500,000 United States Postal Service (USPS) employees are entrusted with
delivering mail to every residential and business address in the U.S. each day.
Much of that mail, though, first moves on contractor vehicles that transport it
from distribution center to distribution center, and then to local post offices.
Some contractors are quite savvy,
such as Butch McAbee and his wife, Lisa. The McAbees, who own McAbee Trucking
in South Carolina, have held a USPS contract for 49 years and currently operate
a fleet of 21 tractor-trailers and 15 straight trucks. For a mail operation, it
is remarkably robust.
Lisa McAbee told FreightWaves the
company likes to buy new equipment when possible, and a few years ago made the decision
to move into alternative fuels. After a 2017 foray into compressed natural gas,
the fleet is now adding propane vehicles.
“The United States Postal Service
has its own sustainability plan,” McAbee said. “Since we’ve been in business
with them for 49 years, we want to help them achieve that plan … by
implementing propane rather than diesel into our contracts.”
McAbee Trucking will take delivery
of a Ford F-650 with 26-foot van body with liftgate in April, and the plan is
to acquire six additional vehicles — all Ford F-750 models with 26-foot van
bodies. McAbee said the coronavirus has disrupted those plans, but they still
expect to put them into operation this year. She said the vehicles are modified
slightly to lessen the overall weight, allowing non-CDL drivers to drive them.
“It will still pull the same load
and it will still get the same fuel mileage, and maybe even a little better
fuel mileage because the truck is lighter,” she said.
Ford’s F-650 and F-750 models are
also available with gas engines, but McAbee said that wasn’t a consideration
for their trucks, which typically drive between 60,000 and 70,000 miles a year.
“We did not consider gas because
propane emissions are less than gasoline and the cost for propane is still less
than gas,” she said. “At one time [gas] would have been an option but now with
the emissions it’s a no-brainer.”
The McAbees are exactly the type of
customer who Tucker Perkins, president and CEO of the Propane Education &
Research Council (PERC), thinks are perfect for propane. The trucks drive
dedicated routes, can return to base for refueling, and are in line with
industry pushes to reduce emissions. As Tucker sees it, that societal push
toward zero emissions is opening the door for propane. A breakthrough in engine
technology is only accelerating that push.
“For five years we’ve been working
with Cummins on the next generation of propane engines,” Perkins said during
the Green Truck Summit in Indianapolis earlier this month. “That’s the engine
we’ve been waiting for to breach the Class 8 market.”
That engine, the Cummins 6.7L
propane engine, leverages components from Cummins’ 6.7L diesel engine but is a
direct propane injection powerplant that produces 880 lbs.-ft. of torque and
375 horsepower, Perkins said. Brake thermal efficiency (BTE) matches that of
diesel and produces 11% less CO2 emissions than a diesel engine with a similar
Importantly, the engine produces
between 17% and 25% less CO2 emissions than currently produced propane engines
as a result of its BTE. Current propane engines include a Cummins 5.9L engine,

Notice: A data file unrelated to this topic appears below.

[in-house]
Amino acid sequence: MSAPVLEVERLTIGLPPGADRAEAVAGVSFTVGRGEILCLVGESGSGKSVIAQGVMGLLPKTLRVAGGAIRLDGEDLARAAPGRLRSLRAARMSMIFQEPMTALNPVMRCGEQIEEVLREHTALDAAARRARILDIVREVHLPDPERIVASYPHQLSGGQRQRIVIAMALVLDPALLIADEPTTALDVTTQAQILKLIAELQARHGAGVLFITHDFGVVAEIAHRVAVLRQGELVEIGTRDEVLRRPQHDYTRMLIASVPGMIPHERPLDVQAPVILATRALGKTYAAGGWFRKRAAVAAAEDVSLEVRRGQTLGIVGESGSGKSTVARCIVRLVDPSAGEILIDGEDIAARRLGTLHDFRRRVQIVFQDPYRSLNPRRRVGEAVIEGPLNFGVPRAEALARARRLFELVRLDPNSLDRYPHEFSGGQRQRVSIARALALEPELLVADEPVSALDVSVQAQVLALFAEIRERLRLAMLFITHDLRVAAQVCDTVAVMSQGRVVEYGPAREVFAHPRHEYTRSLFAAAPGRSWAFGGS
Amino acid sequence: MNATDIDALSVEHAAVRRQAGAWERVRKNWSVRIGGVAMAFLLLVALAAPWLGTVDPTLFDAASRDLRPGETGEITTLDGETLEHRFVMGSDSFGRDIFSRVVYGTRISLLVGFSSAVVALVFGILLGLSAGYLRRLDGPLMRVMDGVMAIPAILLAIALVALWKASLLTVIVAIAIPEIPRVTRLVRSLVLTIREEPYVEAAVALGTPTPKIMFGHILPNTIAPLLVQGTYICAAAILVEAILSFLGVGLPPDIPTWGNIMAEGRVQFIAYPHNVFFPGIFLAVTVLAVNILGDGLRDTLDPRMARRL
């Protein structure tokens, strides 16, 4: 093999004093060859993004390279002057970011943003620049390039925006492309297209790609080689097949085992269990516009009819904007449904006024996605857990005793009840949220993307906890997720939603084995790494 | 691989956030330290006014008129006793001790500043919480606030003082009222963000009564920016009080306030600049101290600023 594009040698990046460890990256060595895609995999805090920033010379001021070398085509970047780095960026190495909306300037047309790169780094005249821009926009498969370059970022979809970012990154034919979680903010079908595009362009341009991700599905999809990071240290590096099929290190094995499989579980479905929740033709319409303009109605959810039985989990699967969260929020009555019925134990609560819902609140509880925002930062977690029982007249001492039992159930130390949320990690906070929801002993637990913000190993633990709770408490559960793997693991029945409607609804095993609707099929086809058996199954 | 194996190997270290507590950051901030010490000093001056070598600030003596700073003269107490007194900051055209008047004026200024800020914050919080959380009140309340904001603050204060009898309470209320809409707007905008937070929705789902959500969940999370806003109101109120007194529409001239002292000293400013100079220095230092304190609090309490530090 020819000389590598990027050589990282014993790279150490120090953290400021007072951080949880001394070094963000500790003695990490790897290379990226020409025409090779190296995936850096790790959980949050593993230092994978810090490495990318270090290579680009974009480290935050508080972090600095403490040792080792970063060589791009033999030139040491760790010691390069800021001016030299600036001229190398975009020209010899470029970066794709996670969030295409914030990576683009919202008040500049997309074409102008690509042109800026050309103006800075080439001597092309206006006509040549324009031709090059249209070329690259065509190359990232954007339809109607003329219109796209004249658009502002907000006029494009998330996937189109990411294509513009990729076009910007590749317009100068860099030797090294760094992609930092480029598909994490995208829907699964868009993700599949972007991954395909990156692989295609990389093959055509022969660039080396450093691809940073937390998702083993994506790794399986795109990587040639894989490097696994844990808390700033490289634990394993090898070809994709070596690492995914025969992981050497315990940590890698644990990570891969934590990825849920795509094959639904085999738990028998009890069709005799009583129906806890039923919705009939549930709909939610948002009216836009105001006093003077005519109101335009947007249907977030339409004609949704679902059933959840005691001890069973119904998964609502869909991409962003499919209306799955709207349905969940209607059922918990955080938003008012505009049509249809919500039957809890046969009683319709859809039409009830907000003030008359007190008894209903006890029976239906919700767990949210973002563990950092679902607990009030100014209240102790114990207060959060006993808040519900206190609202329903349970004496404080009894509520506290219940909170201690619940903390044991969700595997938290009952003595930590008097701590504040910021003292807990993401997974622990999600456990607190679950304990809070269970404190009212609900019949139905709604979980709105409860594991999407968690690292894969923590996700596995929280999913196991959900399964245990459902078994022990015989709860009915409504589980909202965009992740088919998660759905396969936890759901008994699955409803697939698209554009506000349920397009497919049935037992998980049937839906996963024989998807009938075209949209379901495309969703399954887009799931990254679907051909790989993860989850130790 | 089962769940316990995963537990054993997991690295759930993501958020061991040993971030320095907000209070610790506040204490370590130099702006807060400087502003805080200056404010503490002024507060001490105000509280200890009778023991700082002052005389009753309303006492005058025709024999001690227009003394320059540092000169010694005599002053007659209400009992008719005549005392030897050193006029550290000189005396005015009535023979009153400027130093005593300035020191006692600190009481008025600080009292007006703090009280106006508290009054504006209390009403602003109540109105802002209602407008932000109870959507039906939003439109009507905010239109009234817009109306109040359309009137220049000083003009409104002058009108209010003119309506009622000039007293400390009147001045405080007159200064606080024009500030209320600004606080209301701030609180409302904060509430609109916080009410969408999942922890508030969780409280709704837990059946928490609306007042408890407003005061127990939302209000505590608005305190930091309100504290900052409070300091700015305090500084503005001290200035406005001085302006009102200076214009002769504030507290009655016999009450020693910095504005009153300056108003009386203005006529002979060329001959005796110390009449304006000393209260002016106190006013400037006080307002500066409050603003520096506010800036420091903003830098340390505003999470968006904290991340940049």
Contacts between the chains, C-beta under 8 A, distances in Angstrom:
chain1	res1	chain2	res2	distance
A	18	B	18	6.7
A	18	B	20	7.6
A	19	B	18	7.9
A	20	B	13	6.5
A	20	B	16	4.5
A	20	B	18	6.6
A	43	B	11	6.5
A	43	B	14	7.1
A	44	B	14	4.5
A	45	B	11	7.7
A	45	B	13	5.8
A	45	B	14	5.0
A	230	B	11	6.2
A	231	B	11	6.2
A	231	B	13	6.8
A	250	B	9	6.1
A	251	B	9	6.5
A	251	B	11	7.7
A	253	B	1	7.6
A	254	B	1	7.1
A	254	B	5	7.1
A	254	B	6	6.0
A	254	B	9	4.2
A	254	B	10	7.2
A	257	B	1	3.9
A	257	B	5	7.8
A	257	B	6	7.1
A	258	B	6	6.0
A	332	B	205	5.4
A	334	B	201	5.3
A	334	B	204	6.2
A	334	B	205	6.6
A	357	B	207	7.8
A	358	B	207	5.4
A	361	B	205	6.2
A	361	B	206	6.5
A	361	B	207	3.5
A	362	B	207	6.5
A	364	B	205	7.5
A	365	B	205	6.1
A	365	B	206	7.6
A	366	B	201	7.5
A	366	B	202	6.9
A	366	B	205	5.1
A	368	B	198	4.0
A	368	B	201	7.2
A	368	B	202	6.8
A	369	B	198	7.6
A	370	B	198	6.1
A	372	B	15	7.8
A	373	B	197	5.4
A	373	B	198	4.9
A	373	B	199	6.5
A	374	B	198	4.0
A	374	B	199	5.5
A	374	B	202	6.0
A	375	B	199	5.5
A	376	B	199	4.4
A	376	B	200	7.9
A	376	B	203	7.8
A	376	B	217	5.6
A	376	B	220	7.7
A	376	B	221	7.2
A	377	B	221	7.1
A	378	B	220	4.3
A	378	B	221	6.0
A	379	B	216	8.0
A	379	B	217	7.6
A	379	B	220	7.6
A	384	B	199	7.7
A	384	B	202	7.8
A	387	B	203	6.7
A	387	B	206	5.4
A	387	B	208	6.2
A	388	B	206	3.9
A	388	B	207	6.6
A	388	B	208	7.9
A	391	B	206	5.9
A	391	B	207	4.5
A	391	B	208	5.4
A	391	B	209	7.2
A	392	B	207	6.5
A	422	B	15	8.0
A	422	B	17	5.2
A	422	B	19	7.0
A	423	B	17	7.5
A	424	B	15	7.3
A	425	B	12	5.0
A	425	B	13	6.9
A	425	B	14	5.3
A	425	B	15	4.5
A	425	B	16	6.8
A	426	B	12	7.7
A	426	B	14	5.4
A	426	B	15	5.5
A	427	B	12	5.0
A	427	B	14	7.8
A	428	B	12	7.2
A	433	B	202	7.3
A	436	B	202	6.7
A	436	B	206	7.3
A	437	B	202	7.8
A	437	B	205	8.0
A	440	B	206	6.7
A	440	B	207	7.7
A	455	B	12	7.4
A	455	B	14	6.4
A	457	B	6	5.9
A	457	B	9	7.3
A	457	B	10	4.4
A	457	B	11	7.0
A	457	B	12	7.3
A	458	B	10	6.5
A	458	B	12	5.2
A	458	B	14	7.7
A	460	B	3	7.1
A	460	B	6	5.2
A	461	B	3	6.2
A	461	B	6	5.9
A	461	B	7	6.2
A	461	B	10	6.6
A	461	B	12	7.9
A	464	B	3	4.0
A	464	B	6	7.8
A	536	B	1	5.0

a Ford 7.3L and a GM 6.6L.
The first part of the equation —
the push to zero-emissions engines — is an inherent part of the propane story,
Perkins noted. Propane engines, he said, can already meet the proposed NOx
emissions standards. Current Environmental Protection Agency (EPA) standards
call for engines to achieve 0.2 grams NOx per brake horsepower-hour (g/bhp-hr).
In January, EPA issued an Advanced Notice of Proposed Rulemaking that would push that limit down to 0.02 g/bhp-hr. The rulemaking
is in response to a push from California and 19 other states to lower the
Perkins said propane engines
already operate at 0.01 g/bhp-hr. Coming advances in direct injection, higher
compression ratios, cooler exhaust gas recirculation, start/stop cylinder
deactivation and hybrid solutions will help propane engines stay at these low
The development of renewable
propane that benefits from inexpensive and abundant feedstock ensures zero
particulate matter release for the engines, another advantage over diesel,
The counterargument is that propane
doesn’t have the same power as diesel, and with a lower British thermal unit
(Btu) rating per gallon, fuel economy does suffer a little. However, the fuel
is significantly cheaper than diesel and “its lower per-gallon cost can quickly
offset the lower fuel economy,” the U.S. Department of Energy’s Alternative
Fuels Data Center explained.
Steve Whaley, director of Autogas
business development for PERC, told FreightWaves the average per-gallon price
of propane, as of the beginning of March, was $1.27 on the West Coast and $1.45
on the East Coast. A 37-cents-per-gallon tax credit is also available
currently, Whaley told FreightWaves at the Work Truck Show in Indianapolis.
“When you add up how much it costs
to drive 100 miles, we’re 50% cheaper than diesel,” he said.
The other issue is infrastructure.
Propane is not available at your regular fuel stop, and at this point, is best
suited for operations where the vehicle returns to base or has propane fueling
infrastructure along the way – exactly how McAbee Trucking plans to use its new
“It’s serving the same purpose as
compressed natural gas but at a cheaper price,” Lisa McAbee said.